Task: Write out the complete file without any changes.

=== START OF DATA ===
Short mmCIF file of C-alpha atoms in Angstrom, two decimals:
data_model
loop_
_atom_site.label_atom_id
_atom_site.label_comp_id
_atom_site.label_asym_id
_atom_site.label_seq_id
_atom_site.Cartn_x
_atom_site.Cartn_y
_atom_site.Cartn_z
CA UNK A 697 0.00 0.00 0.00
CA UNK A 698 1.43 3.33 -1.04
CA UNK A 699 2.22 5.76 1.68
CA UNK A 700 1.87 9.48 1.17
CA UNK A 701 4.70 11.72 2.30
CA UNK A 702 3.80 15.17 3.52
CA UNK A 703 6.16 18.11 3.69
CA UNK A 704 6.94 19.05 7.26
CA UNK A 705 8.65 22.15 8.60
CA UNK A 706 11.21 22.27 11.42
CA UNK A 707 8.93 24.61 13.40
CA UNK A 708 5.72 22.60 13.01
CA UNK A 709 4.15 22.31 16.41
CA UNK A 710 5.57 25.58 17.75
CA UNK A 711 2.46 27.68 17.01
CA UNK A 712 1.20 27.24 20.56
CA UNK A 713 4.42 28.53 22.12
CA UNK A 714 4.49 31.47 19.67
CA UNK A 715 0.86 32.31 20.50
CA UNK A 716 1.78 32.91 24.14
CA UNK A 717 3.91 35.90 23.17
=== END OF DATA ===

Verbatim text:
Short mmCIF file of C-alpha atoms in Angstrom, two decimals:
data_model
loop_
_atom_site.label_atom_id
_atom_site.label_comp_id
_atom_site.label_asym_id
_atom_site.label_seq_id
_atom_site.Cartn_x
_atom_site.Cartn_y
_atom_site.Cartn_z
CA UNK A 697 0.00 0.00 0.00
CA UNK A 698 1.43 3.33 -1.04
CA UNK A 699 2.22 5.76 1.68
CA UNK A 700 1.87 9.48 1.17
CA UNK A 701 4.70 11.72 2.30
CA UNK A 702 3.80 15.17 3.52
CA UNK A 703 6.16 18.11 3.69
CA UNK A 704 6.94 19.05 7.26
CA UNK A 705 8.65 22.15 8.60
CA UNK A 706 11.21 22.27 11.42
CA UNK A 707 8.93 24.61 13.40
CA UNK A 708 5.72 22.60 13.01
CA UNK A 709 4.15 22.31 16.41
CA UNK A 710 5.57 25.58 17.75
CA UNK A 711 2.46 27.68 17.01
CA UNK A 712 1.20 27.24 20.56
CA UNK A 713 4.42 28.53 22.12
CA UNK A 714 4.49 31.47 19.67
CA UNK A 715 0.86 32.31 20.50
CA UNK A 716 1.78 32.91 24.14
CA UNK A 717 3.91 35.90 23.17